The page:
Electronic-Collars – Opinions Often Vary

Do electronic collars “shock” or “stimulate” dogs? Are they cruel and unnecessary or valuable training tools? WDJ airs the debate.


Because we feel deeply that dog training should be pleasurable and effective, and because we have personally witnessed innumerable successful demonstrations of completely pain- and fear-free training, we have taken the position that training tools and methods that inflict pain are inferior (a strong word, we know) to those that do not.

We have a history of speaking out against training tools and methods that are, arguably, capable of hurting or scaring dogs (please note that we offer alternatives to these tools and methods in every issue). Recently, we mentioned that we thought it incongruous that two of the largest so-called “humane” organizations in the world had formed professional alliances with companies that make and sell electronic training collars (“What’s a Seal of Approval Worth?” WDJ October 2000).

However, the enduring popularity of these collars makes it clear that many people see nothing wrong with the collars. Lots of people swear by them – including some professional trainers, veterinarians, and experienced competitors in canine sports.

Dr. Phyllis Giroux has all three of the above-described credentials. She graduated from Michigan State University as a Doctor of Veterinary Medicine and a Masters degree in Animal Behavior, and later became a certified Canine Animal Chiropractor. According to her biography, Dr. Giroux has special interest in integrated canine medicine, including chiropractic, homeopathy, herbal medicine and acupuncture. She has been active in purebred dog events in breed, obedience, and field since 1974, and has owned numerous breed champions, earned many obedience titles, working certificates, and has owned and campaigned Retriever Field Champions, Master Hunting Retrievers and Master Hunters. She currently co-owns and operates Deep Run Canine Health Care and Training Center in Goldvein, Virginia, with a business partner, Jack Jagoda.

As you may have guessed by now, Dr. Giroux wholeheartedly advocates the use of electronic training collars. Recently, she and Jagoda completed the first in what they anticipate to be a series of instructional videotapes on the subject of training dogs with the help of electronic training collars. Produced in association with PetSafe, maker of “remote training systems,” the videotapes will demonstrate and explain the trainers’ methods and philosophies. Dr. Giroux was kind enough to forward a copy of the first tape prior to its official release so that we could review it.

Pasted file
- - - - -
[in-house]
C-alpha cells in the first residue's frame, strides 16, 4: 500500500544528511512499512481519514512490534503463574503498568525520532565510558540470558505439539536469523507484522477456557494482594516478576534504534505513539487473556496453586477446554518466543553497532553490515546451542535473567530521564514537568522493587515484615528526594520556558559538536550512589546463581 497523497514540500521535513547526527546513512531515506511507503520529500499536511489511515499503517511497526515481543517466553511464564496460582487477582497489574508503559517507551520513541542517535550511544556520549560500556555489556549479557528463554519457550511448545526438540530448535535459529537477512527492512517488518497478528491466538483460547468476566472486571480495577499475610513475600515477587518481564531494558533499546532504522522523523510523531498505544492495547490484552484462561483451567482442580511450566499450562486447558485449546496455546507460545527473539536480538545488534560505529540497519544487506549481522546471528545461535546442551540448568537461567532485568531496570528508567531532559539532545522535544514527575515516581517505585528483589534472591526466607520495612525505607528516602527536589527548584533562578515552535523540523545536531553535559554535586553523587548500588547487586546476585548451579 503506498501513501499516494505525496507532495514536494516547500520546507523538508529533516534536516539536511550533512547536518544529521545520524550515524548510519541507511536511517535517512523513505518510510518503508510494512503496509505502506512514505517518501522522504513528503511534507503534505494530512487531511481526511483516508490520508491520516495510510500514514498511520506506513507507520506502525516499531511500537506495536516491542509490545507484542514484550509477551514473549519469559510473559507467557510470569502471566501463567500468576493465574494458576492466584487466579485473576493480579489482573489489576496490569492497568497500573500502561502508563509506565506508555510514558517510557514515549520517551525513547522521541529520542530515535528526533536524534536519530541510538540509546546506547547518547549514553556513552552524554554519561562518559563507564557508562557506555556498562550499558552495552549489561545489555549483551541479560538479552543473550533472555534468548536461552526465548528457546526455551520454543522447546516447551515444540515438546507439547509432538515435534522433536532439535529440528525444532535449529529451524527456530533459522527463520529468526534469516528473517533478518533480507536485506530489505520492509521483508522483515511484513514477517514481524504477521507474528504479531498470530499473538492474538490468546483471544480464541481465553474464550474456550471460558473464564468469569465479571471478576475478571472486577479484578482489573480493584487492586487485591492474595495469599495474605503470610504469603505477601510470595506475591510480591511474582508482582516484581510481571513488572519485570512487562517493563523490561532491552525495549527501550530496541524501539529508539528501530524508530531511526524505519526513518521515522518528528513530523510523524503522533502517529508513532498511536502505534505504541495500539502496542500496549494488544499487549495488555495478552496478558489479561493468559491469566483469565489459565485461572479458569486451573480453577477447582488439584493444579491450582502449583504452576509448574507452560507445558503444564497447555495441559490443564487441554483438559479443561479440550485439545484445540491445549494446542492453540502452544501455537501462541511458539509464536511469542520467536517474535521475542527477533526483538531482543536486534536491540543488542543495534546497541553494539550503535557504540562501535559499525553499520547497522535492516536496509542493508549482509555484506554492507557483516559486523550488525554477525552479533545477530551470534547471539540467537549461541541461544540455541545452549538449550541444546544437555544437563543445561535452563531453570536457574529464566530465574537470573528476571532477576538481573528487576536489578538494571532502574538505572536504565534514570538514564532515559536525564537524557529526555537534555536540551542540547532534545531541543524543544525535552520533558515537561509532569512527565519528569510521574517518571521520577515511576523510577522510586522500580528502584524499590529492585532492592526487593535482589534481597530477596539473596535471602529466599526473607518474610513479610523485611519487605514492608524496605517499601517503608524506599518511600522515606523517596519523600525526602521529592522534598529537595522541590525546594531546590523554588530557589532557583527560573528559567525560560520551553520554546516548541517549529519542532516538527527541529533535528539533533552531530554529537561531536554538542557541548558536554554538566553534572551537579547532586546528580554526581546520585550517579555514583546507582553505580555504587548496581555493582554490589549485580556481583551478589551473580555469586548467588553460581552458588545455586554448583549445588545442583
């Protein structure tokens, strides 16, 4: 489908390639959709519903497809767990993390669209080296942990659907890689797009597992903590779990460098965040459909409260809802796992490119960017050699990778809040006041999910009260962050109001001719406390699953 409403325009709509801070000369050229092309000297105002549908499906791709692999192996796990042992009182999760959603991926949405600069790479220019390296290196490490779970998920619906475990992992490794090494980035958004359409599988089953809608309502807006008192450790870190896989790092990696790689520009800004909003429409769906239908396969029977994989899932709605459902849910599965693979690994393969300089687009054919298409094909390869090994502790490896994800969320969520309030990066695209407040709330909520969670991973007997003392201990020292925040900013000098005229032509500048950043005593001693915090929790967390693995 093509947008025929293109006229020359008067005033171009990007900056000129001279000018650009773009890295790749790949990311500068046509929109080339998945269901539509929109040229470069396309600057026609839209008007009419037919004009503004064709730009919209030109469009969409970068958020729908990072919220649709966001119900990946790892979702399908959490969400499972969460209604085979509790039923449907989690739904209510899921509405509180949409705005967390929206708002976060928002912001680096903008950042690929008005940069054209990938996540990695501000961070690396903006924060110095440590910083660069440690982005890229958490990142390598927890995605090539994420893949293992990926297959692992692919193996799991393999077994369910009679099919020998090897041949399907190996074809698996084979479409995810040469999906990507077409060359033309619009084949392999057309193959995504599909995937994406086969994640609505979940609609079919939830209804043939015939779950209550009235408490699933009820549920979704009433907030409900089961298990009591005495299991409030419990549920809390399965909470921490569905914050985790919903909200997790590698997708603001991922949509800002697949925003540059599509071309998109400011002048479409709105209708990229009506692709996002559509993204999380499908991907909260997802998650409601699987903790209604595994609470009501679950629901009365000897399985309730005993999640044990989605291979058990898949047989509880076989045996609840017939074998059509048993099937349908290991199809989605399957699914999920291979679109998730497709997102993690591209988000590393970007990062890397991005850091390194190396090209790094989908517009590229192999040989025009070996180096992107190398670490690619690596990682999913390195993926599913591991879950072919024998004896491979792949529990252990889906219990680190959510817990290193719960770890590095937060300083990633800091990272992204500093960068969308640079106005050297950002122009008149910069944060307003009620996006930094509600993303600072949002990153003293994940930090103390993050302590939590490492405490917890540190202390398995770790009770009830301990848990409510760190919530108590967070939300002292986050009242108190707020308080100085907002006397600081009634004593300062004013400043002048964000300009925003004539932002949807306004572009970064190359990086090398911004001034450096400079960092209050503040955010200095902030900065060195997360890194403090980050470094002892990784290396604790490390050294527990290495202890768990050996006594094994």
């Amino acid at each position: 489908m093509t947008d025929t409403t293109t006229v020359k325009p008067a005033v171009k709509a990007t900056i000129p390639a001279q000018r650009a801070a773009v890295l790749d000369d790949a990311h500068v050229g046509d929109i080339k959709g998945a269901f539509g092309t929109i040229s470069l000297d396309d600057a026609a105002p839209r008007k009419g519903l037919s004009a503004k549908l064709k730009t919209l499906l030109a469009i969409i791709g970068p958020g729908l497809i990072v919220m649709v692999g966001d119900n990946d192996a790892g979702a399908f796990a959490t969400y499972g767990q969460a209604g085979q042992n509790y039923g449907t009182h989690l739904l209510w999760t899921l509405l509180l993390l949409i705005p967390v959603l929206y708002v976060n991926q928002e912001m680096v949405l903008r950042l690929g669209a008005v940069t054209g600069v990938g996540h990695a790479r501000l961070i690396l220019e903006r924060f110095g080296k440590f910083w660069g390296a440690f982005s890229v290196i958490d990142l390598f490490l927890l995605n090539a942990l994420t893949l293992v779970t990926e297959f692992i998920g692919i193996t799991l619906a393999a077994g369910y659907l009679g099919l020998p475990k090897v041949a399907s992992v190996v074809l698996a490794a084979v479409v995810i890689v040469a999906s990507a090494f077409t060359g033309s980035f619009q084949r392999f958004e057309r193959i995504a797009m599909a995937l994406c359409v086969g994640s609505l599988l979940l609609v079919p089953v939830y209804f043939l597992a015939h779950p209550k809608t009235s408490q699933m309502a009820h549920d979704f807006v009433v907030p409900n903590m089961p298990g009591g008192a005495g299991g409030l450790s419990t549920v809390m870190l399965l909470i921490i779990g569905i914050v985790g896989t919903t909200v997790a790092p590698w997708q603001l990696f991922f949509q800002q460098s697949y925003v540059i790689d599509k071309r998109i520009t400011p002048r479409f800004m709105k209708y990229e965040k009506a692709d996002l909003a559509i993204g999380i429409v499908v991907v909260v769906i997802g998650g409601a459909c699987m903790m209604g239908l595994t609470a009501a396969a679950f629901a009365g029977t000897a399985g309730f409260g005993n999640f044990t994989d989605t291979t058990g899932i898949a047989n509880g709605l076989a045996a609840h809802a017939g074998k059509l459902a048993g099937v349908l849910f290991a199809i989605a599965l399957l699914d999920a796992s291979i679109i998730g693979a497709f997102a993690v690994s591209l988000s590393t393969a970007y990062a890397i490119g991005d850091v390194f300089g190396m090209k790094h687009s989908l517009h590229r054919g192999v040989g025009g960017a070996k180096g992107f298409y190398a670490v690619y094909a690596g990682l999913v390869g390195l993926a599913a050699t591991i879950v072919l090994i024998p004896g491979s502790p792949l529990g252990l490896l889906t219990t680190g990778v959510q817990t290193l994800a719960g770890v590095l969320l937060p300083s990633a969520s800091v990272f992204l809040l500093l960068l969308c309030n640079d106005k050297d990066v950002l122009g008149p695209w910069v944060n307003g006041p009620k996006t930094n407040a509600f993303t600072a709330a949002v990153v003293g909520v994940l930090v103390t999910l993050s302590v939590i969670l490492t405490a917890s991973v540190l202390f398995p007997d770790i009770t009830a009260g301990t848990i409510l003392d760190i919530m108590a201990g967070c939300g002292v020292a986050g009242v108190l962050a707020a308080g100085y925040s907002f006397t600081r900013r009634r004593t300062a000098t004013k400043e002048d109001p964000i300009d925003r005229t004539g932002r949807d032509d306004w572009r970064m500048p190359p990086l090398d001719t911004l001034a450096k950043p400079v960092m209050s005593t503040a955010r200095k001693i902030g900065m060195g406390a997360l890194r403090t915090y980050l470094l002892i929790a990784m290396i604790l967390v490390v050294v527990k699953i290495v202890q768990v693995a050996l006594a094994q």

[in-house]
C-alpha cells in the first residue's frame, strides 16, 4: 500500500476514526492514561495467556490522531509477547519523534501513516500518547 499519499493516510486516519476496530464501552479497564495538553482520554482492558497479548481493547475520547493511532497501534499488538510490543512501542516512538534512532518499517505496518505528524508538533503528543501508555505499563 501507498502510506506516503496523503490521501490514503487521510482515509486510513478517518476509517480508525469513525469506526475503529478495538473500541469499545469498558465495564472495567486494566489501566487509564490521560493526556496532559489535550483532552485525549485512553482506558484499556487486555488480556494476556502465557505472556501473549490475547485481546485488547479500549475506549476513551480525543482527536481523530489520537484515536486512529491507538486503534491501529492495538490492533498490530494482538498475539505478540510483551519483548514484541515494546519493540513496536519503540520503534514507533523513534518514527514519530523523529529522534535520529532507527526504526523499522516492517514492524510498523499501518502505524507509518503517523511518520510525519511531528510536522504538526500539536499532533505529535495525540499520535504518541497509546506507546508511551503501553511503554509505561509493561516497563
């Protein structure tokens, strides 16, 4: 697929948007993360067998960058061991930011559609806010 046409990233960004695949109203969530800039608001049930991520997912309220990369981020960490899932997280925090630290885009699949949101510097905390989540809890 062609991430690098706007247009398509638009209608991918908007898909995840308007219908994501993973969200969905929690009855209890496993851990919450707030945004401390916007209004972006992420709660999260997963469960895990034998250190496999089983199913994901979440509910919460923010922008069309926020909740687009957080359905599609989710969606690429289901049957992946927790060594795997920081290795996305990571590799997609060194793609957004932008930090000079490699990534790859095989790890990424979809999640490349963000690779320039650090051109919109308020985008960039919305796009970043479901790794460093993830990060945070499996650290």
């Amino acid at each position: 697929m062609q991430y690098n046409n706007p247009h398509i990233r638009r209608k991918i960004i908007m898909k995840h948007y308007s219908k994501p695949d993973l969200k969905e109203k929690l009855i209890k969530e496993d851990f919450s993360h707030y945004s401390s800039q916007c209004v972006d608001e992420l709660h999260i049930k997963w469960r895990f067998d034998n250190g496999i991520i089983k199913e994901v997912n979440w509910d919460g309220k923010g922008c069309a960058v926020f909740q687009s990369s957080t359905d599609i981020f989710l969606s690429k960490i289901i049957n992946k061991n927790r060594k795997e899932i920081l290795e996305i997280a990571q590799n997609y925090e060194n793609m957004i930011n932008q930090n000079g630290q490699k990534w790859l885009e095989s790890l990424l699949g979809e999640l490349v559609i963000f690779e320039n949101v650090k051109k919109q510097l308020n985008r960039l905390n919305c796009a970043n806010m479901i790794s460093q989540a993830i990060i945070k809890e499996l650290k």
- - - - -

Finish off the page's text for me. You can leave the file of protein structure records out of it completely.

We found the tape to be very professionally produced, concise, and informative. The training advice offered and demonstrated by Giroux and Jagoda was sound and reasonable – if you’re not opposed to the use of electronic training collars, which we still are.

Are we being stubborn? Closed-minded? We hope not. We readily admit that the intelligent and restrained use of the collars can produce the desired effect – dogs who perform certain tasks when asked. We can even see how the collars could be used to elicit a response from a dog who would be unreachable in any other way – loose, at a distance, and in the midst of a spontaneous charge toward certain dangers, a busy road, for instance.

But we still feel that there are other training tools and methods that can produce dogs that are trained just as (if not more) quickly and reliably, with absolutely no fear, pain, or potential damage to the relationship between dog and handler. And with these alternatives available, we don’t see the pressing need for electronic collars.

We’ll step back and let Dr. Giroux and Pat Miller, WDJ’s Editor for Dog Training (and an experienced, professional dog trainer with a deep commitment to positive methods) offer their opinions about the controversial collars. You’ll have your own opinion, of course. Why not let us know what that is?

–Nancy Kerns, Editor in Chief


  1. Most of us that have experience with training tools such a prong collars, electronic training collars and believe in balanced training methods that involves the full range of procedures based on operant conditioning have given up responding to articles that take the position expressed in this one and often much worse. This article basically states that the author and organization don’t care for the use of electronic training collars, because they prefer other methods. The insinuation that this tool ruins relationships, involves painful shocks by the nature of the tool, and is tantamount to dog abuse is not supported by a vast amount of real-world empirical examples generated by actual dog training by professional trainers using this tool responsibly and as intended. Somewhat in defense of the attitude taken by the authors that the videos seemed to make a good case for the use of this tool, but we still don’t like them, I would say that this tool should only be used under the guidance of a professional trainer that has the knowledge and experience to use the tool effectively, properly and as intended in a way that helps dogs and owners. That these tools can be purchased and used by anyone and used crudely is not a valid reason to blame the tool.